False-positive Mammograms Up Short-term Anxiety

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False-positive Mammograms Up Short-term Anxiety
False-positive Mammograms Up Short-term Anxiety

(HealthDay News) — False-positive mammogram results are tied to increased short-term, but not long-term, anxiety, according to a study published online April 21 in JAMA Internal Medicine.

Anna N.A. Tosteson, ScD, from the Geisel School of Medicine at Dartmouth in Lebanon, NH, and colleagues measured the effect of false-positive mammograms on quality of life by measuring personal anxiety, health utility, and attitudes toward future screening. Randomly selected Digital Mammographic Imaging Screening Trial participants (1,226 women; with positive and negative mammograms) were surveyed via telephone shortly after screening and 1 year later (1,028 women).

RELATED: Do Mammograms Save Lives?

The researchers found that anxiety was significantly higher for women with false-positive mammograms, but health utility scores did not differ, and at 1 year, there were no significant differences between groups. 

The groups differed by future screening intentions (25.7% vs. 14.2% more likely in false-positive vs. negative groups), with significantly increased future screening intention among women with false-positive mammograms (odds ratio [OR], 2.12). Future screening was also significantly higher in those with younger age (OR, 2.78) and poorer health (OR, 1.63).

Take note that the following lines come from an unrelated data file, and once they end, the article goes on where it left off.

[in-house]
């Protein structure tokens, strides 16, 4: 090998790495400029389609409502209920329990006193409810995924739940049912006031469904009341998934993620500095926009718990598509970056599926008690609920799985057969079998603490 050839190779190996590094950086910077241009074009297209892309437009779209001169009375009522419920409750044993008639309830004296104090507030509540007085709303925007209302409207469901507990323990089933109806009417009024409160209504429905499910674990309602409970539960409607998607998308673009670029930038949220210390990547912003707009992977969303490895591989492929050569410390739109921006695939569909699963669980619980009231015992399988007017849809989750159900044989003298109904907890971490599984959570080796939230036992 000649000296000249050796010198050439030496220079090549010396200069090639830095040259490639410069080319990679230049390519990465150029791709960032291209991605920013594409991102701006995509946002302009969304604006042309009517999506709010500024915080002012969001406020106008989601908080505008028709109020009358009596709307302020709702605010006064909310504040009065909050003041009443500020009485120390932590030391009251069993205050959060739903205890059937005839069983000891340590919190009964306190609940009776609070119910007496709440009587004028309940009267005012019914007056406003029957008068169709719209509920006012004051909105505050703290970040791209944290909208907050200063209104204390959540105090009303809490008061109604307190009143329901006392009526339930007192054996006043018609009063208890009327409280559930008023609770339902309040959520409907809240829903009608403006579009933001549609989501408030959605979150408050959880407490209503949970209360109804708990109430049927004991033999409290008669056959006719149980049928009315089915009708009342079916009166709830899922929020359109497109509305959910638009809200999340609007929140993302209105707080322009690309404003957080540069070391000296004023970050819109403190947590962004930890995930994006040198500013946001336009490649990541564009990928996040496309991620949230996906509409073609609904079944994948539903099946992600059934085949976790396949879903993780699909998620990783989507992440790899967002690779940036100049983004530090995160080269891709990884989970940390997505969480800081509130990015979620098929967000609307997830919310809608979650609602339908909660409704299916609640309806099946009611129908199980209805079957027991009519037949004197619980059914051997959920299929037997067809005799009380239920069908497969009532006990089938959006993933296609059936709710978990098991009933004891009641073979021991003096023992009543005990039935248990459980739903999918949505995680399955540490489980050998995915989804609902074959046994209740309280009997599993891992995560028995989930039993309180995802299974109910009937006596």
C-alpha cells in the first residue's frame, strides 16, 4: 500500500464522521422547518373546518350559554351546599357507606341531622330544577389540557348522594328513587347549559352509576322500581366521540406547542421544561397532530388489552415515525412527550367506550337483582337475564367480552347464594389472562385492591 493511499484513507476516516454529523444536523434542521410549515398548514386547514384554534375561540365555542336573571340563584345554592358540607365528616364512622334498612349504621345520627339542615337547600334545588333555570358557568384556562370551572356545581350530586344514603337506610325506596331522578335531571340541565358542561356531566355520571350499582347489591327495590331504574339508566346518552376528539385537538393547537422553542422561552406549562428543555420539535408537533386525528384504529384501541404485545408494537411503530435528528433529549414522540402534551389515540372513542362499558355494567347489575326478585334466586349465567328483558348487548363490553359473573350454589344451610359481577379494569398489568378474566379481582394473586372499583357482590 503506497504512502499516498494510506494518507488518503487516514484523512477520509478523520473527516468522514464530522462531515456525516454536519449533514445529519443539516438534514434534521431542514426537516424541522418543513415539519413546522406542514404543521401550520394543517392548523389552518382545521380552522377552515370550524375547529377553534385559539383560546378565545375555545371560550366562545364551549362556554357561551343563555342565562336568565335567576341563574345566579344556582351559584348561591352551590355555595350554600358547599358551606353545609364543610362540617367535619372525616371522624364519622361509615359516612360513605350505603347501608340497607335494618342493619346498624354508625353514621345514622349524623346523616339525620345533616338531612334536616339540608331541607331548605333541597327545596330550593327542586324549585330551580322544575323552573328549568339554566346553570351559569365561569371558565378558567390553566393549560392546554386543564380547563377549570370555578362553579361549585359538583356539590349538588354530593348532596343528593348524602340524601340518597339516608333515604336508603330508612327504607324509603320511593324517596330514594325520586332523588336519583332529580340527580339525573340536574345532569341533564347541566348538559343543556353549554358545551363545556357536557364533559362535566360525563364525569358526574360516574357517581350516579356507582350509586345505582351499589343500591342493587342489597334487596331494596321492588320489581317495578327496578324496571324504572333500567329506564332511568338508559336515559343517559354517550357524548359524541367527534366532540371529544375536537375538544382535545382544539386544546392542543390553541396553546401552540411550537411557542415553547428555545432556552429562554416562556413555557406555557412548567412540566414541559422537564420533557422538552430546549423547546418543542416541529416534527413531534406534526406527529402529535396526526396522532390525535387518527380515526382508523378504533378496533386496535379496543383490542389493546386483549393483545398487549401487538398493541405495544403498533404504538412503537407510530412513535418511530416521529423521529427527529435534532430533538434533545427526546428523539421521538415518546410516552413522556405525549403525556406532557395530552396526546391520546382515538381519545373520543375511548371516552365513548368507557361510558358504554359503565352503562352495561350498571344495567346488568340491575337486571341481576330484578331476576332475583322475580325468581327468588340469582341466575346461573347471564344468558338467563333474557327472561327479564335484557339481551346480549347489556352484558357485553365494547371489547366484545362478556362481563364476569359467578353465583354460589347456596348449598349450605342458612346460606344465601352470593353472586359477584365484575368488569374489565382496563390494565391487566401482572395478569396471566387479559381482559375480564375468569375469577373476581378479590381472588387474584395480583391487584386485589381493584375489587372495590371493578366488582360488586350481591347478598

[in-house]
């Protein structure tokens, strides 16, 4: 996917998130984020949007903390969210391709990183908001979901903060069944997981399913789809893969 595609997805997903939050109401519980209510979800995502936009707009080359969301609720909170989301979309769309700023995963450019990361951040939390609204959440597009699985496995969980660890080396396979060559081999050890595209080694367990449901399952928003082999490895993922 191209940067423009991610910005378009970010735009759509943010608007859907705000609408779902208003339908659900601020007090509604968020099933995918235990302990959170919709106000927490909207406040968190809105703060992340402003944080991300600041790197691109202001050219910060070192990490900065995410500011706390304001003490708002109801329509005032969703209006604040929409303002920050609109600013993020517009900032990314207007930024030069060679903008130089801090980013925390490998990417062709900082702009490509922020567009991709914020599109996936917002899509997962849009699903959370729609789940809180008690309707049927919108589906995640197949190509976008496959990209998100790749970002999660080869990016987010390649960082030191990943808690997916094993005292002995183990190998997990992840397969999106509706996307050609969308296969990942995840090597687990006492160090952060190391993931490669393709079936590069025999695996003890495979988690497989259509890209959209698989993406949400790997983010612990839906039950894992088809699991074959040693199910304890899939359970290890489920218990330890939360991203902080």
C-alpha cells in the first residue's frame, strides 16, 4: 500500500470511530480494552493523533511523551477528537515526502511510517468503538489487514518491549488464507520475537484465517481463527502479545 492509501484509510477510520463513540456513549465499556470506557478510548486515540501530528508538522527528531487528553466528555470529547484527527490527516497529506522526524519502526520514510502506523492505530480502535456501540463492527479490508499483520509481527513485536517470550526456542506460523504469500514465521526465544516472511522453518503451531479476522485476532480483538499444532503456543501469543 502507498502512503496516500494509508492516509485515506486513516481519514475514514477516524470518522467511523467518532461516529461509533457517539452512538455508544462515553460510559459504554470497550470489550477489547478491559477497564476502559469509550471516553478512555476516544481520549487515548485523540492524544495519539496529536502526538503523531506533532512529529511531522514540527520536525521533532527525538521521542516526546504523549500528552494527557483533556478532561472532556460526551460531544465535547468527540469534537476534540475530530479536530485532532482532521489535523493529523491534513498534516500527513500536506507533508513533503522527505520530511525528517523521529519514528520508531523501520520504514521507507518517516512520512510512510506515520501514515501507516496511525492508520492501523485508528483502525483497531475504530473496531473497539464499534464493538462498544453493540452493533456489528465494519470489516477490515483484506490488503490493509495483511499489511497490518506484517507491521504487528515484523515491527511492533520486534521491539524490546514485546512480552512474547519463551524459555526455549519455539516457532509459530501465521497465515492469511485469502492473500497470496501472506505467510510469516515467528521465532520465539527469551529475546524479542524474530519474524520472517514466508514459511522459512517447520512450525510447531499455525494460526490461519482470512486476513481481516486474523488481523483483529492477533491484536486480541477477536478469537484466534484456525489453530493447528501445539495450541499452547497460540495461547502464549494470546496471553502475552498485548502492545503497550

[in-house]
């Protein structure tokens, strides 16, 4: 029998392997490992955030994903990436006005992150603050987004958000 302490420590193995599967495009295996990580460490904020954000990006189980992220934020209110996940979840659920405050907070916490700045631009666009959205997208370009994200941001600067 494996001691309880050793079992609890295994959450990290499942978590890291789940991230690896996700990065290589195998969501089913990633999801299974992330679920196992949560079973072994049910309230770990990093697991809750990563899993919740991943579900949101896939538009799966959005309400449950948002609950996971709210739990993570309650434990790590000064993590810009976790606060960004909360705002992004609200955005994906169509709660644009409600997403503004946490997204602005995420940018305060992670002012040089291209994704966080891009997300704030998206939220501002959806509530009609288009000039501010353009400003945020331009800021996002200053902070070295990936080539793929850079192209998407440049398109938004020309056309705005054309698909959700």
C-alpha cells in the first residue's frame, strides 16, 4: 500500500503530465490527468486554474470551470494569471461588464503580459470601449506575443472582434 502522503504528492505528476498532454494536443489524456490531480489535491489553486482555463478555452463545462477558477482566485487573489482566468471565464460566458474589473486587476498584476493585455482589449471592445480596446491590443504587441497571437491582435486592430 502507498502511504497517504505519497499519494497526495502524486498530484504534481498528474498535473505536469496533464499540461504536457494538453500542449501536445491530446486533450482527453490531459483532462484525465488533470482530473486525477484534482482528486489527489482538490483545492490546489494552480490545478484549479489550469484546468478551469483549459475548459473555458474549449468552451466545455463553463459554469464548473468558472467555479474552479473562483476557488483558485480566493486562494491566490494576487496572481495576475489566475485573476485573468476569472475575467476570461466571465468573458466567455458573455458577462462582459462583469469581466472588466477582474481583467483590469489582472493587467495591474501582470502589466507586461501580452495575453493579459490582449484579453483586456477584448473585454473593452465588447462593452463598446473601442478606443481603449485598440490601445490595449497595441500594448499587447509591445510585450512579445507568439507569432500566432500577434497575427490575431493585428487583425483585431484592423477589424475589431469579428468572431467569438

"False-positive mammograms increased women's intention to undergo future breast cancer screening and did not increase their stated willingness to travel to avoid a false-positive result," the researchers wrote.

RELATED: Clinicians Comment on Controversial Mammography Study

In an invited commentary, Kurt Kroenke, MD, of the US Department of Veterans Affairs in Indianapolis, the Regenstrief Institute, and the Indiana University School of Medicine, emphasized the importance of patient understanding regarding screening.

"Given the controversy concerning the risks and benefits of mammography, it is critical to enhance patients' understanding of screening, to engage patients in shared decision making, and to communicate and reconcile abnormal results in a patient-centered and efficient fashion," Kroenke wrote.

"This approach will benefit not only patients undergoing mammography but also those undergoing the many other screening procedures fundamental to clinical practice."

Several researchers disclosed financial ties to the imaging industry.

References

  1. Tosteson ANA, Fryback DG, Hammond CS, et al. Consequences of False-Positive Screening Mammograms. JAMA Intern Med. 2014;doi:10.1001/jamainternmed.2014.981.
  2. Kroenke K. Are the Harms of False-Positive Screening Test Results Minimal or Meaningful? JAMA Intern Med. 2014;doi:10.1001/jamainternmed.2014.160.

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